Next, the organ choice should be made. Keep in mind how flashy you want the death sequence to be.
A. I would personally go for a neurogenic shock caused by the virus destroying encephalic and spinal nerves. Some protein, a trigger would set off the bombs the virus was preparing all this time, destroying the entire neural network of the host. I can picture parts of the network being cut sequentially with the host losing control of one body part at a time every few seconds or minutes to make it more graphical.

B. Another equally graphical approach would be to target the heart. In essence, as long as there destruction of myocardium (heart muscle) some things can happen:

  1. Destroy a large enough part and the heart won't pump blood. The person faints, brain hypoxia follows and death.
  2. Destroy part of the neural network of the heart. This would have to destroy a part to create a malignant heart rate that would speed up really fast (200-300+ beats) and then either stop or keep going. The death sequence is similar to 1, aka no blood is pumped.
  3. Destroy many small tissue patches so that a malignant circuit is eventually formed, just like in a myocardial infarction. Make it so that a malignant rhythm develops and we're back to 1.

Another idea for this section is myocardial perforation.

C. Some other organs that would quickly lead to death if destroyed fast enough are:

  1. Kidneys (25% of all blood goes through them every few minutes, bleeding to death is easy)
  2. Lungs (hypoxia, simple and deadly or tension pneumothorax or bilateral pneumothorax, fancier and more graphical due to asphyxiation)
  3. Large vessels: Aorta/Vena Cava (rupture them and death is guaranteed in mere minutes)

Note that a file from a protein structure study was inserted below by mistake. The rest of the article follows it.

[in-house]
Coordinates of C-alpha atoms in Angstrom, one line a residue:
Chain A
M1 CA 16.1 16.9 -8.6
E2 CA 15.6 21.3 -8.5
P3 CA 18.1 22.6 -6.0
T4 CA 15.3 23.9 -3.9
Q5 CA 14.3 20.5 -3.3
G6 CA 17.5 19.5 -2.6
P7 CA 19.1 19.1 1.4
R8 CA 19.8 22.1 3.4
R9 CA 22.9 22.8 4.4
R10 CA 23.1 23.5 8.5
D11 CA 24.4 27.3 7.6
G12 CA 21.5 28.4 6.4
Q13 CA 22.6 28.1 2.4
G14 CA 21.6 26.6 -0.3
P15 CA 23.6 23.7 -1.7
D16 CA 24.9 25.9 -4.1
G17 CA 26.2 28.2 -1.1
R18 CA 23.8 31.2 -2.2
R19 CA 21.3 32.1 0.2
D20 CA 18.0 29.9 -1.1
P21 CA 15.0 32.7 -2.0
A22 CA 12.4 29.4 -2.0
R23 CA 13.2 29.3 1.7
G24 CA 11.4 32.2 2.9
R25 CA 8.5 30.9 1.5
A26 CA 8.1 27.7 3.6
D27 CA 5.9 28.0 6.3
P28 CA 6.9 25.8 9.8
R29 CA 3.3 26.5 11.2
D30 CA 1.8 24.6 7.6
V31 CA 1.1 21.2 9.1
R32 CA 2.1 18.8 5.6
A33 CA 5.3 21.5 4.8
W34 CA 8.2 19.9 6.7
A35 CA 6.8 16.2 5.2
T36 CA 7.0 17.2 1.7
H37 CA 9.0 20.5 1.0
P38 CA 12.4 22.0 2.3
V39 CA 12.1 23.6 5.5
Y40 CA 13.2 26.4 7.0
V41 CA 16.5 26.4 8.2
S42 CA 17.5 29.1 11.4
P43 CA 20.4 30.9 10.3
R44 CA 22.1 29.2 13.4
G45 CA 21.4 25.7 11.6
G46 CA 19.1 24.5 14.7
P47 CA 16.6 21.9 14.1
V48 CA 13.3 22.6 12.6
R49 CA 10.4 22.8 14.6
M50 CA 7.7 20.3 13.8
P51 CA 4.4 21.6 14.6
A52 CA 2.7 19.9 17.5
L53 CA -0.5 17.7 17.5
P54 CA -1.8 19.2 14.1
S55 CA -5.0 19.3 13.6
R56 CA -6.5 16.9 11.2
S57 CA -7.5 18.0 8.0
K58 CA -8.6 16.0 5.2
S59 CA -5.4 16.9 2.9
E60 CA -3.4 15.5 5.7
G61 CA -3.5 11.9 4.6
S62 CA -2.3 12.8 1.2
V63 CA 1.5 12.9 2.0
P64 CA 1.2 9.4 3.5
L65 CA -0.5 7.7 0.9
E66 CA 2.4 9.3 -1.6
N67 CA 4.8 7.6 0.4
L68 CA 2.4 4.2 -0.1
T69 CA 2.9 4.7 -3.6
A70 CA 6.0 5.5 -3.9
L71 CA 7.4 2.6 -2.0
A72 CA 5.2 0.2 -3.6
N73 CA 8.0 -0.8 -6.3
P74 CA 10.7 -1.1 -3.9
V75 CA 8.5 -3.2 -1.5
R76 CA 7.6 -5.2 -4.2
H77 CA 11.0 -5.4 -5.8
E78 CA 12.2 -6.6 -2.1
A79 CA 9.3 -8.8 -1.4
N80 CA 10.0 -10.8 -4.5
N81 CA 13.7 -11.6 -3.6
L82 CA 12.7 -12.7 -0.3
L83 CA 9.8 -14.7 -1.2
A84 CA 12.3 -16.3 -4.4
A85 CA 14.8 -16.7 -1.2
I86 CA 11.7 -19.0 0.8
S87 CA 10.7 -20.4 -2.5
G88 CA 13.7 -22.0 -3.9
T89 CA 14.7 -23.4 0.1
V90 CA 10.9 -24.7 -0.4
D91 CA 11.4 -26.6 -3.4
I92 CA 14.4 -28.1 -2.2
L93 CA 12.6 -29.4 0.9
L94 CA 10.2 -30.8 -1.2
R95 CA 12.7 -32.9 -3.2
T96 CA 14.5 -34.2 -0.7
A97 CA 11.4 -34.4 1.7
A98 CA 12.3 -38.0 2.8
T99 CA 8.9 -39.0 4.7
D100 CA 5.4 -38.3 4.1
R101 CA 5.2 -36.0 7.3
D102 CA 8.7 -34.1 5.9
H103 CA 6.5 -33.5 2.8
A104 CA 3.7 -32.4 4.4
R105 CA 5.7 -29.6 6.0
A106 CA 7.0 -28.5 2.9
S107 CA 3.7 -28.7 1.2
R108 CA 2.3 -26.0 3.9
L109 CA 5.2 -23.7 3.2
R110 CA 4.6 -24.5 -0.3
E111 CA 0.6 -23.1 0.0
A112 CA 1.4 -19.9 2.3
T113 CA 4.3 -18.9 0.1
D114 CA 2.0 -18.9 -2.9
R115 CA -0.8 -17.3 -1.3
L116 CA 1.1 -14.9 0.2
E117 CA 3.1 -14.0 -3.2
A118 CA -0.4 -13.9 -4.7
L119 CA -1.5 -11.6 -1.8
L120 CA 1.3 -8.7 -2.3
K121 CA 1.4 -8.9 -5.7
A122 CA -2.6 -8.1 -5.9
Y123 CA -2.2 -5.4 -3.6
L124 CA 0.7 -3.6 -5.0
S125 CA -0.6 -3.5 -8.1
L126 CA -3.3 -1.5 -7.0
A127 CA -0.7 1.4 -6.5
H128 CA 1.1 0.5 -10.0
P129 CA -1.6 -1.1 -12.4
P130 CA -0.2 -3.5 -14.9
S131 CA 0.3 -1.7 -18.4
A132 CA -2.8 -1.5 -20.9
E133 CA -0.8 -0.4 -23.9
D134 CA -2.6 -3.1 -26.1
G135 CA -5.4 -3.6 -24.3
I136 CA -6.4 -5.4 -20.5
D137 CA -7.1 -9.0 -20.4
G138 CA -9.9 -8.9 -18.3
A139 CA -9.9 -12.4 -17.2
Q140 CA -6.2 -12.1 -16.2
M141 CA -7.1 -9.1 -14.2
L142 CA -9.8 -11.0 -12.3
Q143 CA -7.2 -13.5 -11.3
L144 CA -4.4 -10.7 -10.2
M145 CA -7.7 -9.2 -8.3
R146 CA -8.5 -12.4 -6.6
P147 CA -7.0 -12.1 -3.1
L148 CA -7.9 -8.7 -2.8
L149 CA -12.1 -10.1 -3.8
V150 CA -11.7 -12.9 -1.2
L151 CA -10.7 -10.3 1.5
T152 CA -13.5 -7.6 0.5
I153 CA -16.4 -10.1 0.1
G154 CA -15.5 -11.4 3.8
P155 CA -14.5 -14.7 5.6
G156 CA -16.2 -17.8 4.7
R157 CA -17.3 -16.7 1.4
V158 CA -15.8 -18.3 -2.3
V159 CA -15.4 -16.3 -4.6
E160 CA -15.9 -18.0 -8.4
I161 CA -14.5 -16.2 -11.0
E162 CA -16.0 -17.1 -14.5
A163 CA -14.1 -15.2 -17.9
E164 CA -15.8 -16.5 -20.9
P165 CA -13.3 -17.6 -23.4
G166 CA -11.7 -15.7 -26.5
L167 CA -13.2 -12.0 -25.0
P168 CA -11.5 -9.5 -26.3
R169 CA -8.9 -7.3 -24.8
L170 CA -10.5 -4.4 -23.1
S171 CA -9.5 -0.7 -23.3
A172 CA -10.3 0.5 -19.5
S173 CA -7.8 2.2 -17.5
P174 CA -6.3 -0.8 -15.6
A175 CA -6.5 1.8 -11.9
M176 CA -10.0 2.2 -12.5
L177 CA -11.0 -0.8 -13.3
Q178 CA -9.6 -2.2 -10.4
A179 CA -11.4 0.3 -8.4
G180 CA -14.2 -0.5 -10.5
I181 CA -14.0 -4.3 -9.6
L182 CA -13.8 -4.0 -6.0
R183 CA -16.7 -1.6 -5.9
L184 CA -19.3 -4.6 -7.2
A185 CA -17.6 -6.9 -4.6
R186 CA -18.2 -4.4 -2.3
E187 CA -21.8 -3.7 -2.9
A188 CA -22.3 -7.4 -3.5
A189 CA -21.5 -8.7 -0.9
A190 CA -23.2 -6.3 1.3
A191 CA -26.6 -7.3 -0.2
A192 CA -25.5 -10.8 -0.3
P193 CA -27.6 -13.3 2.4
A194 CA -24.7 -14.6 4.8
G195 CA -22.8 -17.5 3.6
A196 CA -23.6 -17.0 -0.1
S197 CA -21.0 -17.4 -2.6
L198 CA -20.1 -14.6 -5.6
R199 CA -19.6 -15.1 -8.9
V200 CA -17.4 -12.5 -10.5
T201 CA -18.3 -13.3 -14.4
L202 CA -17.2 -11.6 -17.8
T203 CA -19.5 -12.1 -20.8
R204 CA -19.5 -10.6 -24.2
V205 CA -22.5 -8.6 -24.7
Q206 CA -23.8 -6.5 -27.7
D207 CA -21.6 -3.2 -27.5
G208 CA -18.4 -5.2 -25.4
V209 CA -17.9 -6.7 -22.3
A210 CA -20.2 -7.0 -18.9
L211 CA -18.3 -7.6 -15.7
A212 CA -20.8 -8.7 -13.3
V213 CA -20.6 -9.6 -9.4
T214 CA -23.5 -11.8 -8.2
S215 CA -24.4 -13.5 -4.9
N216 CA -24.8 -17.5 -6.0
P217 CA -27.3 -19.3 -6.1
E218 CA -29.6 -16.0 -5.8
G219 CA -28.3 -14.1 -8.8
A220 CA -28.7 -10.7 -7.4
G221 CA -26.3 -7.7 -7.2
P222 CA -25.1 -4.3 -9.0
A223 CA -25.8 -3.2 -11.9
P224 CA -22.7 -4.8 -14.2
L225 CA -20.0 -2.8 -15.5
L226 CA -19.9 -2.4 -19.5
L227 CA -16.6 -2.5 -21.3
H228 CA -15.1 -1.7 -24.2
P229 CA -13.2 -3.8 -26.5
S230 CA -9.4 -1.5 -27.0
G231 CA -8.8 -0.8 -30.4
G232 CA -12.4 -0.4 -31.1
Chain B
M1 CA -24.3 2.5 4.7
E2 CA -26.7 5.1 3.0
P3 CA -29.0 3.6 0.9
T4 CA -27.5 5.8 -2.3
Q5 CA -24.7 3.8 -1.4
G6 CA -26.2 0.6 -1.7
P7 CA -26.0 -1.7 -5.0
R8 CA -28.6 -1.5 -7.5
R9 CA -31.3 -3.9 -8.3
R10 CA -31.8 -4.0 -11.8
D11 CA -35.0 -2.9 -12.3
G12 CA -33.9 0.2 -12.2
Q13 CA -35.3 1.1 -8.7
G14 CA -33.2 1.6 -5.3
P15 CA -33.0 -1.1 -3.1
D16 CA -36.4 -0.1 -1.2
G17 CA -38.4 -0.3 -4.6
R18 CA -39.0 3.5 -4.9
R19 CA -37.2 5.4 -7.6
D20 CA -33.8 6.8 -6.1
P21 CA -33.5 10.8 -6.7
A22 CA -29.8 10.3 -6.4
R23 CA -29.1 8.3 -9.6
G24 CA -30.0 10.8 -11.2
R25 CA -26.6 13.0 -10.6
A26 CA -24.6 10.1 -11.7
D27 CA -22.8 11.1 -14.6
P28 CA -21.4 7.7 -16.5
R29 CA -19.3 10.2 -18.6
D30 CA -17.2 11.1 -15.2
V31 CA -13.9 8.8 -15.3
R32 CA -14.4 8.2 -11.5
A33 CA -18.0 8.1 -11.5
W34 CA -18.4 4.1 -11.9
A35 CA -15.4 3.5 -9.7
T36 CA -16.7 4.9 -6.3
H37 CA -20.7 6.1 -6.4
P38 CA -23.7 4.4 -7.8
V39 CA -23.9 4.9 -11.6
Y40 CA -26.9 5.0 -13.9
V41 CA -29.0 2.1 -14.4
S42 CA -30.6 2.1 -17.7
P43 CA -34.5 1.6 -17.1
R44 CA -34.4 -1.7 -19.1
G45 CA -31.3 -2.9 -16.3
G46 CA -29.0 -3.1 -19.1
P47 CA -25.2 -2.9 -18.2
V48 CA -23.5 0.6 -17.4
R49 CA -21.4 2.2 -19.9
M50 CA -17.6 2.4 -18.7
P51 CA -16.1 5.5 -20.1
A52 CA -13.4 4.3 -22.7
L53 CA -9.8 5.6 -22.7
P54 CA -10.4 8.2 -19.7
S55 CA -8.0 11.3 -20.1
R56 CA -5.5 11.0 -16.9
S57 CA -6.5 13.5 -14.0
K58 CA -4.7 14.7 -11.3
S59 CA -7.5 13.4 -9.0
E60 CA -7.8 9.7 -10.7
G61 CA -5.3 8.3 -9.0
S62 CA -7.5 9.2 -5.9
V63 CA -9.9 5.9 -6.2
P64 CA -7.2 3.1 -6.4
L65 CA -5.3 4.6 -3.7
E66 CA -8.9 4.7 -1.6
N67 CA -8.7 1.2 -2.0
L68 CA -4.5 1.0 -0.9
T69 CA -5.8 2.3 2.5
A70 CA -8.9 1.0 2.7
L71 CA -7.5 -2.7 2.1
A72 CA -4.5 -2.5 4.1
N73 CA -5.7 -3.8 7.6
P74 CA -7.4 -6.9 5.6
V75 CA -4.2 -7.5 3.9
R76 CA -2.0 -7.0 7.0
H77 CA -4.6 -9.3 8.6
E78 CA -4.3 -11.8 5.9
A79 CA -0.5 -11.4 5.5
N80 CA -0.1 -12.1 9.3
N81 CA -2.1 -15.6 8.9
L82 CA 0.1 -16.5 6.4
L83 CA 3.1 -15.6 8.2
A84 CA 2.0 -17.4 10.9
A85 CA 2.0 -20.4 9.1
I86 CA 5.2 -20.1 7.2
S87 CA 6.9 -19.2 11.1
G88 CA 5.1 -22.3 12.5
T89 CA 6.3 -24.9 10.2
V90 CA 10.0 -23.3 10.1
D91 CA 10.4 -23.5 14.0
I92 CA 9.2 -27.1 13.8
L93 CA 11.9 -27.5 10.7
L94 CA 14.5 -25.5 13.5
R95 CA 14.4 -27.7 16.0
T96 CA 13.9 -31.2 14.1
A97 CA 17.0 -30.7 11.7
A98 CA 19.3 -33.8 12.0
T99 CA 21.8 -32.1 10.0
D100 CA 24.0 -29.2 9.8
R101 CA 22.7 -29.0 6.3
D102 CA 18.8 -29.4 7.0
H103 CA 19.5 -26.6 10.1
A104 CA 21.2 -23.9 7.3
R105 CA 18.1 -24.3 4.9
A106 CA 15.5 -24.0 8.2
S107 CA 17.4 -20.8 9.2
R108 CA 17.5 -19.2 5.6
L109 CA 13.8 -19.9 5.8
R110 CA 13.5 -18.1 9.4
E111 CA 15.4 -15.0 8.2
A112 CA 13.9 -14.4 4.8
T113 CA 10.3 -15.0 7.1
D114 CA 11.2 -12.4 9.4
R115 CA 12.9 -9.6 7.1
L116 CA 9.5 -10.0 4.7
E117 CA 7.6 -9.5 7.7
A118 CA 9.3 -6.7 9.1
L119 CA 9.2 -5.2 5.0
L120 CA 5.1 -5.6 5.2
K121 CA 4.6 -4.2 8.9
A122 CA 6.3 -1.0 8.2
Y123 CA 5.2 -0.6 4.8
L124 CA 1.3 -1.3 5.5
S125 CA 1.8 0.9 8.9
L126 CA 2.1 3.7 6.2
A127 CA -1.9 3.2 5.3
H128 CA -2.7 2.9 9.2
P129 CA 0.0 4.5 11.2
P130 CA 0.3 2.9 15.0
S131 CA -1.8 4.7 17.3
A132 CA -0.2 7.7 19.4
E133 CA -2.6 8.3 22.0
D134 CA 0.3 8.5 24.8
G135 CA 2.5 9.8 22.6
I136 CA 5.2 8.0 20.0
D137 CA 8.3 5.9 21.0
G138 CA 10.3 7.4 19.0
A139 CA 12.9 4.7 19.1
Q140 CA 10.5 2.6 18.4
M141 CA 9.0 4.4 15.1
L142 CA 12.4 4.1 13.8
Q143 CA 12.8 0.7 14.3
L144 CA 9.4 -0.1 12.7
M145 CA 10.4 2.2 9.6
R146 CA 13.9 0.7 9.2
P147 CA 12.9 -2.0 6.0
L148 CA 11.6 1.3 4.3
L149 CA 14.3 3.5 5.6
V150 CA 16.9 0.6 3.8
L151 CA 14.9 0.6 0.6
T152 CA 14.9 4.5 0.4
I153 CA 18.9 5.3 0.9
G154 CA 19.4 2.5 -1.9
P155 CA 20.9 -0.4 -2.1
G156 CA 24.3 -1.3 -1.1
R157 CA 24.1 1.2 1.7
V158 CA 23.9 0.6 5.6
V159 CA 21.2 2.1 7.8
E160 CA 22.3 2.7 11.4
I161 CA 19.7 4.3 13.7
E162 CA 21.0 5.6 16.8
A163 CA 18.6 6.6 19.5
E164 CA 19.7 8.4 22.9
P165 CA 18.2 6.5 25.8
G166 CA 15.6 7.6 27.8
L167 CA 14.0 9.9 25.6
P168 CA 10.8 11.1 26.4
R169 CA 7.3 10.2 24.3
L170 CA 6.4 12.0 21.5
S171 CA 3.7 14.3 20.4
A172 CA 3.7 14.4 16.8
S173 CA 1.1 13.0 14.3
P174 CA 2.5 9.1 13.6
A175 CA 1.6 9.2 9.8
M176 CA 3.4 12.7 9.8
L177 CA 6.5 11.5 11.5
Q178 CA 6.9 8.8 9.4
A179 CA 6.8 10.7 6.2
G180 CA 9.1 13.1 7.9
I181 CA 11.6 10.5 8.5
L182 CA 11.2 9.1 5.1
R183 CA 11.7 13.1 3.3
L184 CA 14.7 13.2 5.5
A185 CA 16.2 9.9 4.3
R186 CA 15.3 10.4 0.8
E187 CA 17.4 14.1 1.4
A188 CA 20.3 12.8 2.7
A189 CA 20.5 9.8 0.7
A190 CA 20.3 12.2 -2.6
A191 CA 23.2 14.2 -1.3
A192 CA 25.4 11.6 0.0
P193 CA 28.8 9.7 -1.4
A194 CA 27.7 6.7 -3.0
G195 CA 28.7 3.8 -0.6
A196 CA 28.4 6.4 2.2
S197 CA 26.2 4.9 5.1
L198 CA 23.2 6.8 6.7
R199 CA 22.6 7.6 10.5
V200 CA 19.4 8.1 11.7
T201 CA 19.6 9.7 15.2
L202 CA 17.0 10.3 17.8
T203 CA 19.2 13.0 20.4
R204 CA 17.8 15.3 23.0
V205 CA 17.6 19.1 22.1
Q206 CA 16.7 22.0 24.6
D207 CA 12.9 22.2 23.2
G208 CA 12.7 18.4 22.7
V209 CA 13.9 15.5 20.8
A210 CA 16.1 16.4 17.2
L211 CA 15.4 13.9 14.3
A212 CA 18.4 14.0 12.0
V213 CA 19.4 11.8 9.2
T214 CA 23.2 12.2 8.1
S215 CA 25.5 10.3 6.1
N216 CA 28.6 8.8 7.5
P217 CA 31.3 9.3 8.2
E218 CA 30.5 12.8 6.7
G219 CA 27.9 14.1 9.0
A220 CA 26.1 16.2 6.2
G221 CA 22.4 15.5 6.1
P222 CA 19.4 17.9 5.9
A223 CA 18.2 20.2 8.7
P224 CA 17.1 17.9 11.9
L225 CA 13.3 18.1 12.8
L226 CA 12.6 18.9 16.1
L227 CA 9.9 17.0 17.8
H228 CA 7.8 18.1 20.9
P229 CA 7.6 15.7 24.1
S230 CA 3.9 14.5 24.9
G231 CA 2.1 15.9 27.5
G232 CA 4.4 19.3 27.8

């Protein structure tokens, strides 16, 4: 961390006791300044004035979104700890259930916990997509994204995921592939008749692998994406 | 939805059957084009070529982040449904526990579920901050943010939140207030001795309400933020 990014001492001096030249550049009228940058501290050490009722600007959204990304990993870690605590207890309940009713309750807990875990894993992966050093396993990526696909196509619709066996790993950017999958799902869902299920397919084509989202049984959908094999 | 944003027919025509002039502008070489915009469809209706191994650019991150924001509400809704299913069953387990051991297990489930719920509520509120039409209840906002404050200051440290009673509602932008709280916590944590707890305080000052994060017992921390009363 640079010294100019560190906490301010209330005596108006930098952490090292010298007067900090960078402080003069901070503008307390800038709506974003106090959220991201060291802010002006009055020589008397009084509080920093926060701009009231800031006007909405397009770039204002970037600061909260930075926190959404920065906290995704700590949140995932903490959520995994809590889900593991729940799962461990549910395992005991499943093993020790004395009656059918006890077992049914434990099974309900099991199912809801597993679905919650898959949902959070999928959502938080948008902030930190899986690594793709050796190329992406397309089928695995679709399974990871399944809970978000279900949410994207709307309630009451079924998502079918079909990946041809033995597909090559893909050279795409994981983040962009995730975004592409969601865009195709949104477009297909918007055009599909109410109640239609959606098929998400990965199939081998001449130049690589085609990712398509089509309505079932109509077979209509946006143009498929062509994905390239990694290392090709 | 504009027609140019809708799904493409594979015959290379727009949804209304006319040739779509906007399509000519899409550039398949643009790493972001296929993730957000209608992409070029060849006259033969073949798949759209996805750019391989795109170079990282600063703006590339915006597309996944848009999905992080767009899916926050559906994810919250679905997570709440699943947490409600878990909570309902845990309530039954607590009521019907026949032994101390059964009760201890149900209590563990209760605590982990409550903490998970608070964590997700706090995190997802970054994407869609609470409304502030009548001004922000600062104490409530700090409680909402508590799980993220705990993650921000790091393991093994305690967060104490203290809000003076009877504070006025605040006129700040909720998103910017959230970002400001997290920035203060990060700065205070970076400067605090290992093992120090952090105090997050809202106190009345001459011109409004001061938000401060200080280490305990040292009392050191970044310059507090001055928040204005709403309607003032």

A few considerations

From an evolutionary perspective, this seems rather improbable to occur because the pathogen could achieve absolute mortality once triggered, meaning it always kills its hosts. With no hosts, it won't be able to reproduce so its ultimate purpose is lost. No pathogen aims for death, but reproduction.

There should be cases where the pathogen is chronically infecting the host without it triggering a reaction. Also keep in mind that this pathogen would have to be able, to some extent, mimic, trick or suppress the immune system.

  • 1
    $\begingroup$ Great answer, but I have to nitpick two things: renal stop kills in days, not minutes (my father had it and survived). Also the goal here is to remain infectious for weeks to months, so there is time for the virus or bacteria to spread. $\endgroup$ Nov 30, 2020 at 3:11
  • 1
    $\begingroup$ Thank you! To clarify: I was referring to a form of kidney rupture which is life threatening (but still manageable in cases through surgery). Yes, renal failure can be addressed to an extent as you pointed out, so this obviously doesn’t work. For your goal regarding infection, it is possible for the virus to be transmitted however you like in this answer (is it after all, made up) so you have no limitations. Keep in mind however, that for viruses to actually do something they absolutely must be in a cell. They are defined as obligate intercellular parasites. Hope this explains my thoughts! $\endgroup$